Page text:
English: A photograph taken of Ocean Drive in ...

English: A photograph taken of Ocean Drive in Miami Beach, Florida. (Photo credit: Wikipedia)

This area has an incredible annual South Beach Food and Wine Festival the last weekend of February. The annual event showcases many of the world’s top chefs, spirits producers, and culinary personalities. The event is hosted by Florida International University‘s (FIU) School of Hospitality and Tourism Management. Proceeds from the festival go to the School of Hospitality and Tourism Management’s Teaching Restaurant and the Southern Wine & Spirits Beverage Management Center at FIU.

South Beach Food and Wine Festival 2012

This archtectural district is pretty compact so it’s relatively easy to walk around and be transported to another era. Most of the interesting buildings have been beautifully restored.

Architecture at night - South Beach, Miami, Fl...

Architecture at night – South Beach, Miami, Florida, USA. (Photo credit: Wikipedia)

The Miami Beach Architectural District (also known as Old Miami Beach Historic District or the Miami Art Deco District) is a U.S. historic district; designated on May 14, 1979.

Miami Beach Poster

This area is located in the South Beach neighborhood of Miami Beach, Florida. The district is bounded by the Atlantic Ocean to the east, Sixth Street to the south, Alton Road to the west, the Collins Canal and Dade Boulevard to the north. It contains 960 historic buildings.

South Beach Map

English: Panoramic image of South Beach, the s...

Image via Wikipedia

The Ocean Drive area received Historic District designation thanks to the efforts of Barbara Baer Capitman and her fellow Art-Deco loving Miami Design Preservation League activists.

Berkeley Hotel on Collins in South Beach

VIntage Posters in South Beach

The Art Deco era was ushered in with the Paris Exposition of 1925 ; the French name is “Les Arts Decoratifs.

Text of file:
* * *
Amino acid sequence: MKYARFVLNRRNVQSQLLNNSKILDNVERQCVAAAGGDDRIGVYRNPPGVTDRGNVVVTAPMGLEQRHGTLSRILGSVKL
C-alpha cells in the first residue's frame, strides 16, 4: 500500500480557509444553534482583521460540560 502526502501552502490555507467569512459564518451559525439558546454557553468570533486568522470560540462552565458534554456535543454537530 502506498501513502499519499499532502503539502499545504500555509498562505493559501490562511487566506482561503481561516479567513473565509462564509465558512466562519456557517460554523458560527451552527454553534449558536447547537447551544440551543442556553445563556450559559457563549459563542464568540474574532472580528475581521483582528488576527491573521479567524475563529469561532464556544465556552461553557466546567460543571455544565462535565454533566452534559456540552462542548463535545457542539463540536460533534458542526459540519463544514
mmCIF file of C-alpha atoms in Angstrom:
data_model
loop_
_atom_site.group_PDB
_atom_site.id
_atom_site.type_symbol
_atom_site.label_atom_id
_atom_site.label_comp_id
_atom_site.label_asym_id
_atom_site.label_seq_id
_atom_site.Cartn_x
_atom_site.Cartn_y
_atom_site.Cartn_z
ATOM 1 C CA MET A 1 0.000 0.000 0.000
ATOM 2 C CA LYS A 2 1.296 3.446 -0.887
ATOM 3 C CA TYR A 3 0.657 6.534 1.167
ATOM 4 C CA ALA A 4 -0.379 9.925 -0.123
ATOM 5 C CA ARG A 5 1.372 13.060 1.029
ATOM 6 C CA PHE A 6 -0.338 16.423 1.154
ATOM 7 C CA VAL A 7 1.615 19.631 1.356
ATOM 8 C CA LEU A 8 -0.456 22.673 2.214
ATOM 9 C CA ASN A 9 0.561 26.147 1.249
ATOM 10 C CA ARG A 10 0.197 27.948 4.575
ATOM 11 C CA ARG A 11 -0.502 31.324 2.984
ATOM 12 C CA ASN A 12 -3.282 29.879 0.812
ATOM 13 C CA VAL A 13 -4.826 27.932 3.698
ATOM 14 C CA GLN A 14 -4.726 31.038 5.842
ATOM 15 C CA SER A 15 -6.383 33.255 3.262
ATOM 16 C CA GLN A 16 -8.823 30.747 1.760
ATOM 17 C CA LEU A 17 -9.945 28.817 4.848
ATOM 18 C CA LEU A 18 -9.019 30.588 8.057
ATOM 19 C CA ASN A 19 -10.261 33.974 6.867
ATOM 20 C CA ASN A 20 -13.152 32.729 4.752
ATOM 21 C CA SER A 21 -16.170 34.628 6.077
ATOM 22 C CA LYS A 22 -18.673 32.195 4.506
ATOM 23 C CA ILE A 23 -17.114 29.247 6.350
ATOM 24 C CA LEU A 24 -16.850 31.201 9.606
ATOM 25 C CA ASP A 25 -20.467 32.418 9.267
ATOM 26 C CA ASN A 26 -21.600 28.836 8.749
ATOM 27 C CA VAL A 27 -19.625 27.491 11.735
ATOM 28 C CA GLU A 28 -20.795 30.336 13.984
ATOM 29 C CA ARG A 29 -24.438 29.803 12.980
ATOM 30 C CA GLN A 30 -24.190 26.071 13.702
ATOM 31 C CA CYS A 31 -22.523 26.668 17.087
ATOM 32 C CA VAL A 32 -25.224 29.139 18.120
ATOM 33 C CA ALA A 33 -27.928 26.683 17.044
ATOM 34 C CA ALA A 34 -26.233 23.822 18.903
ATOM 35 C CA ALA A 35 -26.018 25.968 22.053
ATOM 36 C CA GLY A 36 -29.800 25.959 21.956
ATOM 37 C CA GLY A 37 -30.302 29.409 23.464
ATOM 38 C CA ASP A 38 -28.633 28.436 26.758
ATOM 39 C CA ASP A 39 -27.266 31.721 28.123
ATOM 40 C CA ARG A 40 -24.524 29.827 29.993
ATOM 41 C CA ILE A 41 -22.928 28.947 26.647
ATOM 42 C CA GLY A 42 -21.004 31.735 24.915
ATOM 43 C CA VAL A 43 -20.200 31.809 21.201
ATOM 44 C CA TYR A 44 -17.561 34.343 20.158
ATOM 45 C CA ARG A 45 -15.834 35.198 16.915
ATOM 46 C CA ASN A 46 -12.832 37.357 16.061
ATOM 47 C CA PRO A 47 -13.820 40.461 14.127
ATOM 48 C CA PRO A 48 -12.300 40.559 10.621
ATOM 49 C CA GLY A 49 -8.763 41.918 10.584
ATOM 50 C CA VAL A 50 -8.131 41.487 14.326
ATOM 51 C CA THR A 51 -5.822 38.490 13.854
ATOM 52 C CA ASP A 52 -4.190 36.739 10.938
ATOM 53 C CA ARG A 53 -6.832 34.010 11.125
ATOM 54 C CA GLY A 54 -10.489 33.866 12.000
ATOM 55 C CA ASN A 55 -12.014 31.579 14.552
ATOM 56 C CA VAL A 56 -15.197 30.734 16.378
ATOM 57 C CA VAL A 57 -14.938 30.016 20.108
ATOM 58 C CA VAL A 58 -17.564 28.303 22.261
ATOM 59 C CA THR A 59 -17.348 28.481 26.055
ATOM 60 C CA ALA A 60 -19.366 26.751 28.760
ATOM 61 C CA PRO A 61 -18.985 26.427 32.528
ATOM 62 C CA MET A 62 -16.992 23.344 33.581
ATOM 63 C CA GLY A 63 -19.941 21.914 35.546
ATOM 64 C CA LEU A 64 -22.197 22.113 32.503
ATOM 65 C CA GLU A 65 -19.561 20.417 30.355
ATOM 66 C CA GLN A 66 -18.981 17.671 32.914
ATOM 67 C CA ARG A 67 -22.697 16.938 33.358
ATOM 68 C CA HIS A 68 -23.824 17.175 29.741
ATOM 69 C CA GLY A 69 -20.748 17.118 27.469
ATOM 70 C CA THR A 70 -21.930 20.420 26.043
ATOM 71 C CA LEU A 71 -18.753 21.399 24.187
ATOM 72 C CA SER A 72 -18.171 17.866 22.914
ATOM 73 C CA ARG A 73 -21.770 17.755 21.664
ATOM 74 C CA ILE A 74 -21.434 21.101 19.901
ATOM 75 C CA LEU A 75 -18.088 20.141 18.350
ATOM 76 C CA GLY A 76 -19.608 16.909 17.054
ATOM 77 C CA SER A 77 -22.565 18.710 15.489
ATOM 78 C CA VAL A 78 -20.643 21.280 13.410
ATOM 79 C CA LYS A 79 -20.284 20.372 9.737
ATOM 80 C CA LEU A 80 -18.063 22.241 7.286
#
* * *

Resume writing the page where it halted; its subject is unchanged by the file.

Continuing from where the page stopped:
There are two distinctive design principles that characterize the geometric facade of these buildings: (1) the center element is the most dramatic; (2) the sides of the facade are symmetrical. A good example is the Berkeley Shore Hotel shown in the picture above. South Beach has a distinctive Tropical Art Deco Style.

Colony Hotel - South Beach, Miami, Florida, USA.

Colony Hotel – South Beach, Miami, Florida, USA. (Photo credit: Wikipedia)

The “Miami Beach Architectural District embodies the design continuum of the City from its early development Period in the 1910’s to the construction Boom following World War II. It was listed on the National Register of Historic Places in 1979 largely through the efforts of Barbara Baer Capitman, founder of the Miami Design Preservation League. Its one square mile area includes over 800 significant structures with the following architectural styles: Mediterranean Revival, Art Deco, Streamline Modern and Miami Modern or “MiMo.” The Colony Hotel is the oldest Art Deco Hotel in South Beach!

The Colony Hotel in South Beach

I love South Beach Florida

Art Deco Welcome Center in South Beach

Stop at the Art Deco Welcome Center to pick up a map. Plan a walking tour with a headset. Here are some intersting examples of architectural gems in South Beach on Ocean Drive and Collins Avenue :

The Carlyle Hotel at 1250 Ocean Drive in South Beach

There have been many movies filmed in South Beach: the Carlyle Hotel is where the “Birdcage” was filmed starring Robin Williams at 1250 Ocean Drive.

The Carlyle at Night

The Cardozo at 1300 Ocean Drive

Hotels in South Beach Florida

The Edison Hotel in South Beach

The Cardozo Hotel at 1300 Ocean Drive has a sweeping front porch that gracefully curves around the corner and represents “Streamline Style.”

This is where Frank Sinatra filmed “A Hole in the Head” in the 1950’s.

Cover of "A Hole in the Head"The Cardozo hotel was named after the Supreme Court justice and it has been lovingly rehabbed by  Gloria and Emilio Estefan in an Asian Motif. Walk into the hotel to admire the vintage poster collection.

The charming Beacon Hotel is where the movie “Scarface” was filmed with Al Pacino. Check out the photos at the end of this post to see the interior of the Beacon Hotel.

After your walking Tour, have a refreshing Miami Vice with a “Rum Floater” (presented in a test tube) at the Cleavelander Hotel on Ocean Drive as you listen to live music. Everyone loves the Cleavlander!

English: Digital photo taken by Marc Averette....

English: Digital photo taken by Marc Averette. A typical winter day on South Beach, Miami Beach, Florida (Photo credit: Wikipedia)

Have a Miami Vice at the Cleavlander on Ocean Drive in South Beach

Hotels in South Beach Florida

Lobby at the Beacon in South Beach

Scar Face was filmed at the Beacon in South Beach

Dr. EveAnn Lovero writes Travel Guides @ www.vino-con-vista.com

The Beacon Hotel Poster.The Majestic

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My Glorious Vino con Vista Weekend in South Beach Florida

The Clay Hotel on Española Way and Washington ...

The Clay Hotel on Española Way and Washington Avenue (Photo credit: Wikipedia)

Miami